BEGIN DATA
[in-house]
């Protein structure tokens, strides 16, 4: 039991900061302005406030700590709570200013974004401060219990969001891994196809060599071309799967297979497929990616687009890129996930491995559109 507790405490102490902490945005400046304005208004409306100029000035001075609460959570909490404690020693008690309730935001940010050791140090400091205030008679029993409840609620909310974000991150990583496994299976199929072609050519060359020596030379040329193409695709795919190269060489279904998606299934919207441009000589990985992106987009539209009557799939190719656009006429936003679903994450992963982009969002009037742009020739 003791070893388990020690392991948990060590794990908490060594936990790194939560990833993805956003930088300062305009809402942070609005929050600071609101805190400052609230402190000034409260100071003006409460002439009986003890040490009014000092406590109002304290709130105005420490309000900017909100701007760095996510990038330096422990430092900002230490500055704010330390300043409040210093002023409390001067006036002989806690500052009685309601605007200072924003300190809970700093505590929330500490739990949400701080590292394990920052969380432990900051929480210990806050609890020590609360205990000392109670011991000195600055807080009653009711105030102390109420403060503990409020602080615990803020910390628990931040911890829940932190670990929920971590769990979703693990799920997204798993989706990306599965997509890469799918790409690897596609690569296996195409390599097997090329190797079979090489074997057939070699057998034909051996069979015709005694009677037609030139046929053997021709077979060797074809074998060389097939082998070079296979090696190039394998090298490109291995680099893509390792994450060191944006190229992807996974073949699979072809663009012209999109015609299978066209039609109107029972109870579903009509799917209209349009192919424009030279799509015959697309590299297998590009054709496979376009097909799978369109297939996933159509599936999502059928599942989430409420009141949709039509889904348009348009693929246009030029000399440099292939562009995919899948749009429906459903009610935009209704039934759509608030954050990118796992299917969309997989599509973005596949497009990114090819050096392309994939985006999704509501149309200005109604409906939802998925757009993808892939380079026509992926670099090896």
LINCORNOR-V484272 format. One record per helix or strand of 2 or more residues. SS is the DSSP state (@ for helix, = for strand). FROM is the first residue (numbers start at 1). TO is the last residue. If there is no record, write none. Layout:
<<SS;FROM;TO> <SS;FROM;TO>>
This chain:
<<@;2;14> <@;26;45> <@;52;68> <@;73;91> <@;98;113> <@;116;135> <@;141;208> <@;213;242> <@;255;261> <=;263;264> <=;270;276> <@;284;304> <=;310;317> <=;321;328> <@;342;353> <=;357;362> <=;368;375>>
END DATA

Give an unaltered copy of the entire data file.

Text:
[in-house]
């Protein structure tokens, strides 16, 4: 039991900061302005406030700590709570200013974004401060219990969001891994196809060599071309799967297979497929990616687009890129996930491995559109 507790405490102490902490945005400046304005208004409306100029000035001075609460959570909490404690020693008690309730935001940010050791140090400091205030008679029993409840609620909310974000991150990583496994299976199929072609050519060359020596030379040329193409695709795919190269060489279904998606299934919207441009000589990985992106987009539209009557799939190719656009006429936003679903994450992963982009969002009037742009020739 003791070893388990020690392991948990060590794990908490060594936990790194939560990833993805956003930088300062305009809402942070609005929050600071609101805190400052609230402190000034409260100071003006409460002439009986003890040490009014000092406590109002304290709130105005420490309000900017909100701007760095996510990038330096422990430092900002230490500055704010330390300043409040210093002023409390001067006036002989806690500052009685309601605007200072924003300190809970700093505590929330500490739990949400701080590292394990920052969380432990900051929480210990806050609890020590609360205990000392109670011991000195600055807080009653009711105030102390109420403060503990409020602080615990803020910390628990931040911890829940932190670990929920971590769990979703693990799920997204798993989706990306599965997509890469799918790409690897596609690569296996195409390599097997090329190797079979090489074997057939070699057998034909051996069979015709005694009677037609030139046929053997021709077979060797074809074998060389097939082998070079296979090696190039394998090298490109291995680099893509390792994450060191944006190229992807996974073949699979072809663009012209999109015609299978066209039609109107029972109870579903009509799917209209349009192919424009030279799509015959697309590299297998590009054709496979376009097909799978369109297939996933159509599936999502059928599942989430409420009141949709039509889904348009348009693929246009030029000399440099292939562009995919899948749009429906459903009610935009209704039934759509608030954050990118796992299917969309997989599509973005596949497009990114090819050096392309994939985006999704509501149309200005109604409906939802998925757009993808892939380079026509992926670099090896």
LINCORNOR-V484272 format. One record per helix or strand of 2 or more residues. SS is the DSSP state (@ for helix, = for strand). FROM is the first residue (numbers start at 1). TO is the last residue. If there is no record, write none. Layout:
<<SS;FROM;TO> <SS;FROM;TO>>
This chain:
<<@;2;14> <@;26;45> <@;52;68> <@;73;91> <@;98;113> <@;116;135> <@;141;208> <@;213;242> <@;255;261> <=;263;264> <=;270;276> <@;284;304> <=;310;317> <=;321;328> <@;342;353> <=;357;362> <=;368;375>>